Infection with EBV usually occurs early in life. For several weeks to months after acute onset of the infection, it is spread by upper respiratory secretions that contain the virus. Among the clinical disorders due to EBV infection, infectious mononucleosis is the most common. Other disorders due to EBV infection include African-type Burkitt lymphoma and nasopharyngeal carcinoma (NPC). EBV infection may also cause lymphoproliferative syndromes, especially in patients with AIDS and in patients who have undergone renal or bone marrow transplantation.

 

Using immunofluorescent staining techniques, 2 patterns of EA are seen, 1) diffuse staining of both cytoplasm and nucleus (early antigen-diffuse: EA-D) and 2) cytoplasmic or early antigen restricted (EA-R). Antibodies responsible for the diffuse staining pattern (EA-D) are seen in infectious mononucleosis and NPC, and are measured in this assay.

Reference Values
Describes reference intervals and additional information for interpretation of test results. May include intervals based on age and sex when appropriate. Intervals are Mayo-derived, unless otherwise designated. If an interpretive report is provided, the reference value field will state this.

Negative

Reference values apply to all ages.

Interpretation
Provides information to assist in interpretation of the test results

Generally, this antibody can only be detected during active Epstein-Barr virus (EBV) infection, such as in patients with infectious mononucleosis. Clinical studies have indicated that patients who have chronic active or reactivated EBV infection commonly have elevated levels of IgG-class antibodies to the EA of EBV.

 

IgG antibody specific for the diffuse early antigen of EBV is often found in patients with nasopharyngeal carcinoma (NPC). Of patients with type 2 or 3 NPC (World Health Organization classification), 94% and 83% respectively, have positive-antibody responses to EA. Only 35% of patients with type 1 NPC have a positive response. The specificity of the test is such that 82% to 91% of healthy blood donor controls and patients who do not have NPC have negative responses (9%-18% false-positives). Although this level of specificity is useful for diagnostic purposes, the false-positive rate indicates that the test is not useful for NPC screening.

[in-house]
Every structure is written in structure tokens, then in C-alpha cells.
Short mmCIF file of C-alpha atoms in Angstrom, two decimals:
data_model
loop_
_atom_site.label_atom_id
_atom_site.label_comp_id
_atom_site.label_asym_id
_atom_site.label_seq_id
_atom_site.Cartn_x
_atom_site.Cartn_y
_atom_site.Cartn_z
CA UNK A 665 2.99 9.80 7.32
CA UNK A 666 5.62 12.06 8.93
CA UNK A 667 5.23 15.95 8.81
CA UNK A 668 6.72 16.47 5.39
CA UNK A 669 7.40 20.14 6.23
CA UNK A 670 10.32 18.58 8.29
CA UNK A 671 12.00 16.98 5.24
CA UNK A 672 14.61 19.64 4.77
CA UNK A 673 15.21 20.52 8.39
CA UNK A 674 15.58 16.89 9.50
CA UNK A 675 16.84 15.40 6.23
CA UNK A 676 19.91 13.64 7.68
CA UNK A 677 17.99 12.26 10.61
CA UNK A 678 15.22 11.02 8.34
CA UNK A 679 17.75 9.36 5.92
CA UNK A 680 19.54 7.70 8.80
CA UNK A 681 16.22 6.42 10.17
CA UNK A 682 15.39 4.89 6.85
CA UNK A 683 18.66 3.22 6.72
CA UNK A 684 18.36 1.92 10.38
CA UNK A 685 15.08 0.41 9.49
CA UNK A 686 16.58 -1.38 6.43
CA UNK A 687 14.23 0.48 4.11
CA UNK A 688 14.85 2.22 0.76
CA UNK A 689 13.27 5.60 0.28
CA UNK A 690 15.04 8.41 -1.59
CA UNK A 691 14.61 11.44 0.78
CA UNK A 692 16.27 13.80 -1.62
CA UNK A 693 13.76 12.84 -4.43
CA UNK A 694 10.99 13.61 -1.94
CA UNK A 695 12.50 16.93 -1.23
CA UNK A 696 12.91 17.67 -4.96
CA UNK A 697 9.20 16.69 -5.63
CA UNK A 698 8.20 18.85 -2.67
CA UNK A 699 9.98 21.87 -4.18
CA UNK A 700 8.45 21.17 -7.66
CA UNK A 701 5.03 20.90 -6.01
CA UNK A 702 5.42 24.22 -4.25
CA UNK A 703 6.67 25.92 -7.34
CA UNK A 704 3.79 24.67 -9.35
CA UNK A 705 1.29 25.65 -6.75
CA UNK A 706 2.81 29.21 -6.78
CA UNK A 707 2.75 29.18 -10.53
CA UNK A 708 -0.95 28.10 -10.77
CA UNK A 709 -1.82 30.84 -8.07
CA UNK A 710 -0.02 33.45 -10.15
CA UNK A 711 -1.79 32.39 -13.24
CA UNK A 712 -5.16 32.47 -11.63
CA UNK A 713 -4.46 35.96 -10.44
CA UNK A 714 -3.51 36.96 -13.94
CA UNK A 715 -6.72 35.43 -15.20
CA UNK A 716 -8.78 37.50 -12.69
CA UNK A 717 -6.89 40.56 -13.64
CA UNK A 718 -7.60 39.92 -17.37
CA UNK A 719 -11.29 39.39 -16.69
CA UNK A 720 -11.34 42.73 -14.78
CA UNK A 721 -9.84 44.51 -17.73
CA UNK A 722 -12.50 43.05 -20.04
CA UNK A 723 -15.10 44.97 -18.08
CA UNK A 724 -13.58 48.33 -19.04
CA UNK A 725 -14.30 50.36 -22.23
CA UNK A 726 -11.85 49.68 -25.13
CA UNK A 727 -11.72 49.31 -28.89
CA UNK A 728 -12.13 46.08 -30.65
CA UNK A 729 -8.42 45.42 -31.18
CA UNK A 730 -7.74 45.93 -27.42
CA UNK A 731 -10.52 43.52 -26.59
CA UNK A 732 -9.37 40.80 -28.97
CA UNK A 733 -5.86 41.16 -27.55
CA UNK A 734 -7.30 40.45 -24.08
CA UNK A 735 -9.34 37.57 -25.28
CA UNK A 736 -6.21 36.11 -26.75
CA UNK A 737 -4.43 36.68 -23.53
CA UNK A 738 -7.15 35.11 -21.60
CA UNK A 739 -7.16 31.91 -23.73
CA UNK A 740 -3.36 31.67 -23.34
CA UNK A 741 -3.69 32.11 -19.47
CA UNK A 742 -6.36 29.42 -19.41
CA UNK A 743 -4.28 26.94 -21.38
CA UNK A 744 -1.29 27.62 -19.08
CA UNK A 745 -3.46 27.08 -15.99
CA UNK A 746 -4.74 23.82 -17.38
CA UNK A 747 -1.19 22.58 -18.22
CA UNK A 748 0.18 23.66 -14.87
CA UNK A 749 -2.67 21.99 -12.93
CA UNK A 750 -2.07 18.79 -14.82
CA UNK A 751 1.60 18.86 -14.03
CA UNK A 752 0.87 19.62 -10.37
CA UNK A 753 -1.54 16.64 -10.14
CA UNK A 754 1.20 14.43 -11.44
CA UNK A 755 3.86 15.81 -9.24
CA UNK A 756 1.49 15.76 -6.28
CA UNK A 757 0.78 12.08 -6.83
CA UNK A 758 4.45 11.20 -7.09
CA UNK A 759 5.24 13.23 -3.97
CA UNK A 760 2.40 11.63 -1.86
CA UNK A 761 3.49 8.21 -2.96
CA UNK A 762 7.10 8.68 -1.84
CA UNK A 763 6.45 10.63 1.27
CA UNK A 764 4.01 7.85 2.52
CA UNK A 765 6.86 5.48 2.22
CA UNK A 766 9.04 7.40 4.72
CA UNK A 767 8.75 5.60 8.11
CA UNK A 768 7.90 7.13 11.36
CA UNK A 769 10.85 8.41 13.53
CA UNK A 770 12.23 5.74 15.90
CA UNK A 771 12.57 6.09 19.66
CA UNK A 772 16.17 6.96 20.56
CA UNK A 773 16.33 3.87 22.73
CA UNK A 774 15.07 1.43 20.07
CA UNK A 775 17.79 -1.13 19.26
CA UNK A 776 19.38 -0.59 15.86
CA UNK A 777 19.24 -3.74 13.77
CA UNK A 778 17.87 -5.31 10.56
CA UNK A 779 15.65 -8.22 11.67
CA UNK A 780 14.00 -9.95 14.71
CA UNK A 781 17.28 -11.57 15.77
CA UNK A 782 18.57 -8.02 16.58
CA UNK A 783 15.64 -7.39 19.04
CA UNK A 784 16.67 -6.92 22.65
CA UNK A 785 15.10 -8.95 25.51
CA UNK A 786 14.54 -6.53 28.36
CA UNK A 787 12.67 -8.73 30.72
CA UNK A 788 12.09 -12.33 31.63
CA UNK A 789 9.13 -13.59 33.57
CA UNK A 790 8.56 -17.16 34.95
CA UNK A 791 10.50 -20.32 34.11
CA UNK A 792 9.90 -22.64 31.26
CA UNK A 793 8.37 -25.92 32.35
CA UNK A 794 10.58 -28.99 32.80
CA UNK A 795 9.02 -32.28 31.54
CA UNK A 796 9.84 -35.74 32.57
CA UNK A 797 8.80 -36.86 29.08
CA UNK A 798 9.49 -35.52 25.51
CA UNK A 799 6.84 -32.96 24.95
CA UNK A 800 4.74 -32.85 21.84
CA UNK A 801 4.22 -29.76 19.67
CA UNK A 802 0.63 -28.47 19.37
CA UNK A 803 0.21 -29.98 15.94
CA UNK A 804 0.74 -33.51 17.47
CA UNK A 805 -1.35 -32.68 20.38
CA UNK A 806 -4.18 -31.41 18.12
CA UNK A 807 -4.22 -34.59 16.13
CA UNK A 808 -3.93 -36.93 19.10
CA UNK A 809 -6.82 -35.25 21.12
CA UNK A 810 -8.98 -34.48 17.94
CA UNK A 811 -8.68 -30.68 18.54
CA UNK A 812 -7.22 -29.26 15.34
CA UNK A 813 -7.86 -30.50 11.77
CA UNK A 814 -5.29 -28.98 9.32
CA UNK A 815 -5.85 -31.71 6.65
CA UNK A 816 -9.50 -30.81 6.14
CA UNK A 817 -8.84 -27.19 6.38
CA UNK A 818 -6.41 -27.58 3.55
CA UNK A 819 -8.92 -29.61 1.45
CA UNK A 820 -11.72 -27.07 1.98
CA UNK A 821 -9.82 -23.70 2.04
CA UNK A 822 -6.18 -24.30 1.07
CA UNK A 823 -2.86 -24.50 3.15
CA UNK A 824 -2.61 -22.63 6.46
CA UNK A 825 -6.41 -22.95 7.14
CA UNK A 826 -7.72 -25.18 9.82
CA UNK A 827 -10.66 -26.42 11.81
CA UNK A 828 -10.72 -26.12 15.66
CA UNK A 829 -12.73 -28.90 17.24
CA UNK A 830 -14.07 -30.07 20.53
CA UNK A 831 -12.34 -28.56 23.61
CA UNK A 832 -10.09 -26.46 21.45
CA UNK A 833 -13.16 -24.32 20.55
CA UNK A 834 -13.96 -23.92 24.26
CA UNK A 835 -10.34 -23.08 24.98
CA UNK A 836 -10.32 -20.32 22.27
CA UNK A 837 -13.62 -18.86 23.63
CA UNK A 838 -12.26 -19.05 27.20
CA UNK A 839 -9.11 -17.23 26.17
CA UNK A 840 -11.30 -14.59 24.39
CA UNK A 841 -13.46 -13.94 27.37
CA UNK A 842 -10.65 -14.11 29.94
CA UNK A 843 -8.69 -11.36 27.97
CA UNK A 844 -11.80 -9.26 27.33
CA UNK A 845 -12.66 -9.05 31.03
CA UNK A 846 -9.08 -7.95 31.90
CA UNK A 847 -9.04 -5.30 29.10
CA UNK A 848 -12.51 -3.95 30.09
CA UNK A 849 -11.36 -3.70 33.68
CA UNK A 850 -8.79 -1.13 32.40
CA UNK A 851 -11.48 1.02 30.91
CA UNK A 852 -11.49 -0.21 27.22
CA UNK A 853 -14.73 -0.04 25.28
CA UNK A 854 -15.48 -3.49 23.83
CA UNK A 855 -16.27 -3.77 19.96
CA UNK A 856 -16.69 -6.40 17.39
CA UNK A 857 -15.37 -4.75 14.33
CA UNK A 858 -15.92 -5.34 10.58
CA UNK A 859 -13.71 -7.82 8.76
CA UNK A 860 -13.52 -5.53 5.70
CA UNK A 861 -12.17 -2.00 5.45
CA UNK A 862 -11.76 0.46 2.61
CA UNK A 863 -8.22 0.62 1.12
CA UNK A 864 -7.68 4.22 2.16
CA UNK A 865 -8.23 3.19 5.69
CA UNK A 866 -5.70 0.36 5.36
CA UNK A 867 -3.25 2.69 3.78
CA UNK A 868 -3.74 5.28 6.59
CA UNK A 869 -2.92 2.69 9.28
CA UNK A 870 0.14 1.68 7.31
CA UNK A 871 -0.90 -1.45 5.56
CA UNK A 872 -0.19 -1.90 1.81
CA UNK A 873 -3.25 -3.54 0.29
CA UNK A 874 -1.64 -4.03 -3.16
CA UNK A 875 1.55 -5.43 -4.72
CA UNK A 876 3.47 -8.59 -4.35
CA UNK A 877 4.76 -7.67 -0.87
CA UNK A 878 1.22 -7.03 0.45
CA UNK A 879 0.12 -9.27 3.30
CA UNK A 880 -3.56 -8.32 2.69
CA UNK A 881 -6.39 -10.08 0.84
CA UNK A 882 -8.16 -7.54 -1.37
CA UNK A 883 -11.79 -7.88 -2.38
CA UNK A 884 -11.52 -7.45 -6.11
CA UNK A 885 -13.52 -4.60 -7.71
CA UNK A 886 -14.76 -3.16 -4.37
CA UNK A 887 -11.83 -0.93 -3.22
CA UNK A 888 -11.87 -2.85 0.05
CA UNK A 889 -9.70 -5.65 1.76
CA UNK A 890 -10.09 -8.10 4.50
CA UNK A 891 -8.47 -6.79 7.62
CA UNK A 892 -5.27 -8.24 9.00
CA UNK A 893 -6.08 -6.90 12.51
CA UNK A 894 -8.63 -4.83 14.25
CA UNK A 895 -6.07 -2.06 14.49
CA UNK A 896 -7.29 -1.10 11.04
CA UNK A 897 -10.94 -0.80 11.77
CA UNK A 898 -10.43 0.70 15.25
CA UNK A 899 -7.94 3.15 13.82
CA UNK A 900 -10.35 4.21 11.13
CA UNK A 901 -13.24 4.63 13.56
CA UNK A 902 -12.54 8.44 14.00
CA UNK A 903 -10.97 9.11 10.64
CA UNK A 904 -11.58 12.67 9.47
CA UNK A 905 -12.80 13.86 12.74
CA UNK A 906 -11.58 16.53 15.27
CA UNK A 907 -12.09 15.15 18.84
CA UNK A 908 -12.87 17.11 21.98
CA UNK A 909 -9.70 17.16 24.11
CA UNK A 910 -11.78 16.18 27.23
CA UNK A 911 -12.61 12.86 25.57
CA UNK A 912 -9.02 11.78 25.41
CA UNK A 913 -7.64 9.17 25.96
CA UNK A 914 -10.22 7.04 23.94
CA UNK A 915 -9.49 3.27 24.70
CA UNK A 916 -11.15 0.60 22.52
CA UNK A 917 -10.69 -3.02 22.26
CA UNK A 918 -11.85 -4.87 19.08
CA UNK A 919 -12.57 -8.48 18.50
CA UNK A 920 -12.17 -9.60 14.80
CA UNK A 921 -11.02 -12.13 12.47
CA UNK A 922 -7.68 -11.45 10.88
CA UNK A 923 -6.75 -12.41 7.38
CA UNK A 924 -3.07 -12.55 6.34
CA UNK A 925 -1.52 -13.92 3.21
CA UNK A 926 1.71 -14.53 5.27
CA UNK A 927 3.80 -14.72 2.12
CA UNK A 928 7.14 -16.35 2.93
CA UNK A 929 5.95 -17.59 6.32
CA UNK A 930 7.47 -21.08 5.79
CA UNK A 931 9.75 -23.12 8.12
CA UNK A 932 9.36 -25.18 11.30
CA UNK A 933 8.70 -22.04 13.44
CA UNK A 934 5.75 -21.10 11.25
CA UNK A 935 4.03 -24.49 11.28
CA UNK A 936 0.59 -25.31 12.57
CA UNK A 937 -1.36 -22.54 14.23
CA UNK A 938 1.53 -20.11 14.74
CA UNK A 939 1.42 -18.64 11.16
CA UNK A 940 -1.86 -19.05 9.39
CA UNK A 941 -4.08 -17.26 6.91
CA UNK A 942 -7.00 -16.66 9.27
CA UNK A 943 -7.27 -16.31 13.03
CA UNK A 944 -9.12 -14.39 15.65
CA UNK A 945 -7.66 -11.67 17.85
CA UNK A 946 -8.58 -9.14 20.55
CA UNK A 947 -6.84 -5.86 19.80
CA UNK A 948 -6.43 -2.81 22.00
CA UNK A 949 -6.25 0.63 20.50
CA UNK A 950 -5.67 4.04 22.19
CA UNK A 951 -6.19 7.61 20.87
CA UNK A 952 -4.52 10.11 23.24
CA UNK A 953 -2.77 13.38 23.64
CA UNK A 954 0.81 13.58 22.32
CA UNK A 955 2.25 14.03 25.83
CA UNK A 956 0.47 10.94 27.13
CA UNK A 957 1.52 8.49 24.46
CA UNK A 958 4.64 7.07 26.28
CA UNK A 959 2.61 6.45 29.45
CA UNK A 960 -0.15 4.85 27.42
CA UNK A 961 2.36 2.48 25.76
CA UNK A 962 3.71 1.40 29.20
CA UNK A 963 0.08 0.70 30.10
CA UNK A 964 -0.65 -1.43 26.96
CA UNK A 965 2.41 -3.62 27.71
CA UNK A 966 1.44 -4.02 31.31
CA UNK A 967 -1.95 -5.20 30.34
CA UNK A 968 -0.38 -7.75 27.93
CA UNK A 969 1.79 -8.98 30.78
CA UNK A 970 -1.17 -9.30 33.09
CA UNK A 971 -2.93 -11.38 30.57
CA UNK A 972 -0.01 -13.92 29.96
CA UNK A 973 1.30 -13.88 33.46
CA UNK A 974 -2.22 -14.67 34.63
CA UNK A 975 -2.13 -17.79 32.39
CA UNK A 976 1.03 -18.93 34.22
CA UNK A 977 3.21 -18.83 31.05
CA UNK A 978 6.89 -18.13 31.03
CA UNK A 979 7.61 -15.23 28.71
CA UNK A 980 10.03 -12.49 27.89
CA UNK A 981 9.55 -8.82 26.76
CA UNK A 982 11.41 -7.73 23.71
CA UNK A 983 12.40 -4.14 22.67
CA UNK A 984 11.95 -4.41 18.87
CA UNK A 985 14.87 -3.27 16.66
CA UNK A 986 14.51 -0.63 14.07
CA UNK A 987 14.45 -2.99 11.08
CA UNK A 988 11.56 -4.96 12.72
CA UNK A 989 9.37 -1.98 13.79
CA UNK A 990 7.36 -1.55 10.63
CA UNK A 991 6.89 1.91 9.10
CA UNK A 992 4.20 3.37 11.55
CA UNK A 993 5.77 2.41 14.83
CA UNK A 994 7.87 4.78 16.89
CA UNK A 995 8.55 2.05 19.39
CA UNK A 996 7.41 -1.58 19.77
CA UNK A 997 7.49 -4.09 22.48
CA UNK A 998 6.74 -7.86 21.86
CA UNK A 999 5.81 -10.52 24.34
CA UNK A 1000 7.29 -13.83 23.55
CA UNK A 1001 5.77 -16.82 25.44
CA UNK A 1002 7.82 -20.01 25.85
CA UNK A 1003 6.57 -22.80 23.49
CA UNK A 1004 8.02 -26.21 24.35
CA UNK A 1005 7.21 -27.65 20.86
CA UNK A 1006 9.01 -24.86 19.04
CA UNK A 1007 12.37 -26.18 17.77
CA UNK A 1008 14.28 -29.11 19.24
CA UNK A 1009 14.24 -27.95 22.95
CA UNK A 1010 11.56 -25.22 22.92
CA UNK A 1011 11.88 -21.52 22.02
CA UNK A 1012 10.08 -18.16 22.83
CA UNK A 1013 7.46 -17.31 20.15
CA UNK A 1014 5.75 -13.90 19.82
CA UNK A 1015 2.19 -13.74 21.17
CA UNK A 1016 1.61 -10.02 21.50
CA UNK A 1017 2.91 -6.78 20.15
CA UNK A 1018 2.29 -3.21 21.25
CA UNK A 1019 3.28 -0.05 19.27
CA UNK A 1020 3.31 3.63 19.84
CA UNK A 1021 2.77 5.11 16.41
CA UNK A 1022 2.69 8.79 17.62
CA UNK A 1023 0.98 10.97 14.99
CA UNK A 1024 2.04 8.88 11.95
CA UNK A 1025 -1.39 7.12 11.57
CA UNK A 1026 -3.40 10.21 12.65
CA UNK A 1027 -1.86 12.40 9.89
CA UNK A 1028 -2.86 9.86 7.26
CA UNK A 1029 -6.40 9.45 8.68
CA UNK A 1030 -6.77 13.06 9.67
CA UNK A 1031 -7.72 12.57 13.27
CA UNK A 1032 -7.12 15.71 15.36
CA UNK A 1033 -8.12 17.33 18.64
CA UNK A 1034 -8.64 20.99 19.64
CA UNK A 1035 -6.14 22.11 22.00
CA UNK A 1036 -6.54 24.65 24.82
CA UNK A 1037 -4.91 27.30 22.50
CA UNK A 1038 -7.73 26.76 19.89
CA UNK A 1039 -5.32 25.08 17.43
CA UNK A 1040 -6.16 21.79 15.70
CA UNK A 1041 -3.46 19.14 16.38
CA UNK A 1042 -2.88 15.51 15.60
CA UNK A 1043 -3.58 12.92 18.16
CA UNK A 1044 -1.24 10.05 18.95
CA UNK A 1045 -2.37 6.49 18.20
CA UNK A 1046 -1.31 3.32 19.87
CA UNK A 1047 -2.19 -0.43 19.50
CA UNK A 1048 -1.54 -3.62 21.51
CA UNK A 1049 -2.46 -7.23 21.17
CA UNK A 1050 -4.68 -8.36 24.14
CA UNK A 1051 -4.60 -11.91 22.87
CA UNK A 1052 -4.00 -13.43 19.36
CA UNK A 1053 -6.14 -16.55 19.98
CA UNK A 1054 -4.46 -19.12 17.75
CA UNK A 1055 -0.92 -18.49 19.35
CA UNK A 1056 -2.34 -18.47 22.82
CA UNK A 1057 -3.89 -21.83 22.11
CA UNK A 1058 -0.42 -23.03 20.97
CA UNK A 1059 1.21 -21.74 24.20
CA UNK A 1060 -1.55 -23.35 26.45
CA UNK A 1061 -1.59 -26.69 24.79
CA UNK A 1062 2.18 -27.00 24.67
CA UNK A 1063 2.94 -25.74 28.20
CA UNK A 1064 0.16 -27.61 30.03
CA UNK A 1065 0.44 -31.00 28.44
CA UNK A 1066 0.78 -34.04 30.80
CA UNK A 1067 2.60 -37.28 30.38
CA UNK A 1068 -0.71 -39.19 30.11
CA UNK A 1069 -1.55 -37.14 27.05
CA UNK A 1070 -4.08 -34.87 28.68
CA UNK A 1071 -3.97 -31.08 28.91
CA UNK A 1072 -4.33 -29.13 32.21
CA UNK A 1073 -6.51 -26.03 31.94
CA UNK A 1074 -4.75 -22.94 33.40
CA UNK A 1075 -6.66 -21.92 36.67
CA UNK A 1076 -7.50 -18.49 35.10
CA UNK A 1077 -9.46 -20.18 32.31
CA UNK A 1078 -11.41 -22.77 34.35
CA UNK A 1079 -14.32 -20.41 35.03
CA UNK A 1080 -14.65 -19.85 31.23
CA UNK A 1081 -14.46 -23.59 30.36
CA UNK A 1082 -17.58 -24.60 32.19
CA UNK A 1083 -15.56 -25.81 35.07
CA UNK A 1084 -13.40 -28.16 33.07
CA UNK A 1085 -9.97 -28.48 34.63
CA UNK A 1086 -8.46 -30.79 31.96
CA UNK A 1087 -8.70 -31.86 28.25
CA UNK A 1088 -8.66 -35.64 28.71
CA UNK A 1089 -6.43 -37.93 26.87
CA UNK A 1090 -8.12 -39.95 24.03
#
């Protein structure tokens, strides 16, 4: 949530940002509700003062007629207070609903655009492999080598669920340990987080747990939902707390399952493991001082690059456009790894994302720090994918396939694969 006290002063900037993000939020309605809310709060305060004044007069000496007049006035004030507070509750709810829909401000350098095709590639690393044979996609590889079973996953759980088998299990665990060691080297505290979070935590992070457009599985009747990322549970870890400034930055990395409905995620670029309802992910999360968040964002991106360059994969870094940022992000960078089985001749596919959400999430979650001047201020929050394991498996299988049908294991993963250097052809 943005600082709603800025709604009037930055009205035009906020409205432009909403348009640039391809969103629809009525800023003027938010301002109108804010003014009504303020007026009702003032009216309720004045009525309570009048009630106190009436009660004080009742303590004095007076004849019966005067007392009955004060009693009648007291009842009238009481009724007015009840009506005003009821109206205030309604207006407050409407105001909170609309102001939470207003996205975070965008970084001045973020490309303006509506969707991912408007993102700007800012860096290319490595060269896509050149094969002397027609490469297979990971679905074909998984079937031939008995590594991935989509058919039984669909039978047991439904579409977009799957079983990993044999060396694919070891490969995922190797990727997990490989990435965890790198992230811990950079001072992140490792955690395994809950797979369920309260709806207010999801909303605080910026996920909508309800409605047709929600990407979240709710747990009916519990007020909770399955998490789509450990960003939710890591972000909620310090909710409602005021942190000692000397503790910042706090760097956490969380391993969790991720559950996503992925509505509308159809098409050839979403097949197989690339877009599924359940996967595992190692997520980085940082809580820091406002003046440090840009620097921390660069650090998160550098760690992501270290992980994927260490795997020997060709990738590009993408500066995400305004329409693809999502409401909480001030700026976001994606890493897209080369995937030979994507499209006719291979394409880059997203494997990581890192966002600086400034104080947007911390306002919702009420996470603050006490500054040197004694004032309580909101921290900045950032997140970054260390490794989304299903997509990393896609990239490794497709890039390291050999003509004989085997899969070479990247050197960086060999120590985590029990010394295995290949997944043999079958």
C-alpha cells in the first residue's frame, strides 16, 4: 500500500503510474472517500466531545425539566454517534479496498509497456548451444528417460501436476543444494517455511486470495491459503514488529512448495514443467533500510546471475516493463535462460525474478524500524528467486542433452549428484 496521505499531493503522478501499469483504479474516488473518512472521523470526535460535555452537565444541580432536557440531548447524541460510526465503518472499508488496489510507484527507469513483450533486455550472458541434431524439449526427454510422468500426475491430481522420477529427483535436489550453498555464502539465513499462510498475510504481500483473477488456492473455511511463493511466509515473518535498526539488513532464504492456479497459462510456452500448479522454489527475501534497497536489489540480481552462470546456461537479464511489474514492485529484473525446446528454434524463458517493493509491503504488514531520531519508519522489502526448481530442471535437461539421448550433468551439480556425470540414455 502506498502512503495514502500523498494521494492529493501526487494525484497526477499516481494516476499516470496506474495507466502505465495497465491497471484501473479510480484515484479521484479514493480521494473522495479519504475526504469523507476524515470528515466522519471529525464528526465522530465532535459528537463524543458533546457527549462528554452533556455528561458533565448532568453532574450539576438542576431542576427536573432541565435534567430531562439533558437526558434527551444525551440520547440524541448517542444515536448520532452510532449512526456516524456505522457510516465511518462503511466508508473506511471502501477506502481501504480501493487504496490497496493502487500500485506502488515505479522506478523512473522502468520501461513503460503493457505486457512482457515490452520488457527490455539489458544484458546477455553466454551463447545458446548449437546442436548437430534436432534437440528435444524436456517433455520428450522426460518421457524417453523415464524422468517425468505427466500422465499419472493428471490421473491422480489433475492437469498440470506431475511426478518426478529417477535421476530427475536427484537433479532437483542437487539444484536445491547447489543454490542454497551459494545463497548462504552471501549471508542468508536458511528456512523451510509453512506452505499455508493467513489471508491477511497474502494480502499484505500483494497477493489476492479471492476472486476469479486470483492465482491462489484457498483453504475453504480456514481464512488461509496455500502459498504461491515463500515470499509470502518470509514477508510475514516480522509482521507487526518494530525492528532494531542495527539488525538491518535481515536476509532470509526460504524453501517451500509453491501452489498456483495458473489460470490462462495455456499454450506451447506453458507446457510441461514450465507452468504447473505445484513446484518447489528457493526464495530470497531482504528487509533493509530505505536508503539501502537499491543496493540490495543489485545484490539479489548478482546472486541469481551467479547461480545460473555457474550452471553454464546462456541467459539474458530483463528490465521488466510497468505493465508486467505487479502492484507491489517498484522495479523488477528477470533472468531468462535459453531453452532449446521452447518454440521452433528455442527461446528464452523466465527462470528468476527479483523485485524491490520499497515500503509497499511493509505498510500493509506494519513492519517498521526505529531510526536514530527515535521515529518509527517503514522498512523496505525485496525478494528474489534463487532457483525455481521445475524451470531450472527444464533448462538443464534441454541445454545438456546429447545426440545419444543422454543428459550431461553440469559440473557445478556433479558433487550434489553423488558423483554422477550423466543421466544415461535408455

Cautions
Discusses conditions that may cause diagnostic confusion, including improper specimen collection and handling, inappropriate test selection, and interfering substances

This test detects the diffuse components of early antigen only.

Clinical Reference
Recommendations for in-depth reading of a clinical nature

1. Fields BN, Knipe DM: Epstein-Barr virus. In: Fields BN, Knipe DM, Howley PM, eds. Fields Virology. 4th ed. Lippincott Williams and Wilkins; 2001

2. Lennette ET: Epstein-Barr virus. In: Murray PR, Baron EJ, Pfaller MA, et al, eds. Manual of Clinical Microbiology. 6th ed. ASM Press; 1995:905-910

Method Description
Describes how the test is performed and provides a method-specific reference

Testing is performed on the BioPlex 2200 System for the detection of the early antigen-diffuse (EA-D) antibody. An aliquot of the patient serum, sample diluent, and bead reagent are combined in a reaction vessel. After washing, antihuman-IgG antibody conjugated to phycoerythrin (PE) is added to the beads and incubated. Another wash step removes excess conjugate, and beads are subsequently resuspended in wash buffer. The bead mixture passes through a detector where the identity of each bead is determined by the bead's dye fluorescence. In addition, the amount of antibody captured by the antigen is measured by the fluorescence of the bound PE.(Package insert: BioPlex 2200 System EBV EA-D. Bio-Rad Laboratories; 2007)

PDF Report
Indicates whether the report includes an additional document with charts, images or other enriched information